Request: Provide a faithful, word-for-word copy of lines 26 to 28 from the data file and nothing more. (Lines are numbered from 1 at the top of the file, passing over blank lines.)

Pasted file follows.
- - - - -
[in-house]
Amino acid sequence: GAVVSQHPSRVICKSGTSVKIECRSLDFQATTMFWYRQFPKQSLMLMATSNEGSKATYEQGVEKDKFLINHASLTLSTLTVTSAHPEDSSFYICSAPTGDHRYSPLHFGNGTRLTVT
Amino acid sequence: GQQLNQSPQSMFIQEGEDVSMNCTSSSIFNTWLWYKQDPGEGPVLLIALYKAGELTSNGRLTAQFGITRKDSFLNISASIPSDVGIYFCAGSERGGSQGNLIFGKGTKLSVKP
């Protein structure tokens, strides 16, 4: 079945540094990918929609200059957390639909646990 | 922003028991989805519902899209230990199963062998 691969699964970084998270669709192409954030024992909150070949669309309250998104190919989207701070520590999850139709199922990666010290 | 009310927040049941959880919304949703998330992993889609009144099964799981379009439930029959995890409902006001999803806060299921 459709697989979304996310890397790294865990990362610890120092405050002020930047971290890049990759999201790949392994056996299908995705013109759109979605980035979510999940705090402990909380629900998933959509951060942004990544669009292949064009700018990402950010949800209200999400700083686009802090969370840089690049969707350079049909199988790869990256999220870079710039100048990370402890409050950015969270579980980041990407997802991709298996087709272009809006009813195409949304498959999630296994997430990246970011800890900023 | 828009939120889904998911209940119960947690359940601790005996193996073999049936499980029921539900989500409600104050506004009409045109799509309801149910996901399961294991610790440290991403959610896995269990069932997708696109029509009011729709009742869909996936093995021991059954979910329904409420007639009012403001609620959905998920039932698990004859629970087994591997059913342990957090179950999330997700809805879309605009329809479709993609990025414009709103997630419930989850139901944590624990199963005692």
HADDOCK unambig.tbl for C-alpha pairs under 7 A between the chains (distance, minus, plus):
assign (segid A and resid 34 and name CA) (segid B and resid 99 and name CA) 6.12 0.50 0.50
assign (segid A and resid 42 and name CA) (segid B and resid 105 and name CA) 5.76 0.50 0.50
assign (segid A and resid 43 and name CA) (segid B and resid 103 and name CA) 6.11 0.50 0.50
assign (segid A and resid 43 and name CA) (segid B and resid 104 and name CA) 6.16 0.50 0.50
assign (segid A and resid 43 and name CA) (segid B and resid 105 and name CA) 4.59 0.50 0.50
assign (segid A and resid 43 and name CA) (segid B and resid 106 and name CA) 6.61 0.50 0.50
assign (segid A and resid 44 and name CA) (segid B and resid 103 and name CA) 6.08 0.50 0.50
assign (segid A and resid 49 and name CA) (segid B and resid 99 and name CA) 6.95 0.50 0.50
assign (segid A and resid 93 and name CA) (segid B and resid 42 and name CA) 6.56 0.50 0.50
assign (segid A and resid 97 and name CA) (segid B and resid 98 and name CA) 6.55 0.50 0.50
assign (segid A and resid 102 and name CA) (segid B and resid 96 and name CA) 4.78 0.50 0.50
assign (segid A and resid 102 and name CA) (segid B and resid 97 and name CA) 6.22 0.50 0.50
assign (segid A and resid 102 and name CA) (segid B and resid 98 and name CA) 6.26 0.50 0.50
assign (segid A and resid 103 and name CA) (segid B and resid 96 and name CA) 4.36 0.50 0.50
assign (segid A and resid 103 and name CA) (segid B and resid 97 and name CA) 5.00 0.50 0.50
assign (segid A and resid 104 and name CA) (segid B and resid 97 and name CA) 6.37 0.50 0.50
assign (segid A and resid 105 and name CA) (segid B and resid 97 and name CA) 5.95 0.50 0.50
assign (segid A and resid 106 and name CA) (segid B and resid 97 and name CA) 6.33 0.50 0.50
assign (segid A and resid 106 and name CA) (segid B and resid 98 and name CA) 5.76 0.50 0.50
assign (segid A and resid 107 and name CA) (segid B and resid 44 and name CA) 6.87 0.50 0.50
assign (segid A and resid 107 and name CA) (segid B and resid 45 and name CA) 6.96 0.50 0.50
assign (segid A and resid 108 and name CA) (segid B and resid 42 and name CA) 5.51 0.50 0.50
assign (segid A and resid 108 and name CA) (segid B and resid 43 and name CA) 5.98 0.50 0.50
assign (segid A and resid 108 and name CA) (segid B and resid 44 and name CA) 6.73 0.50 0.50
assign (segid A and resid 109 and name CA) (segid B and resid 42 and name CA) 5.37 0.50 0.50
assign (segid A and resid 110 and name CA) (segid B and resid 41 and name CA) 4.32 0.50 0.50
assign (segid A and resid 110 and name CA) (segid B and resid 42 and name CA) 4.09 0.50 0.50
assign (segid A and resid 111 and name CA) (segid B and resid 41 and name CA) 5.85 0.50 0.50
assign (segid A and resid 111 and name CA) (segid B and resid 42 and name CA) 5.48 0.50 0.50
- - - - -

assign (segid A and resid 107 and name CA) (segid B and resid 45 and name CA) 6.96 0.50 0.50
assign (segid A and resid 108 and name CA) (segid B and resid 42 and name CA) 5.51 0.50 0.50
assign (segid A and resid 108 and name CA) (segid B and resid 43 and name CA) 5.98 0.50 0.50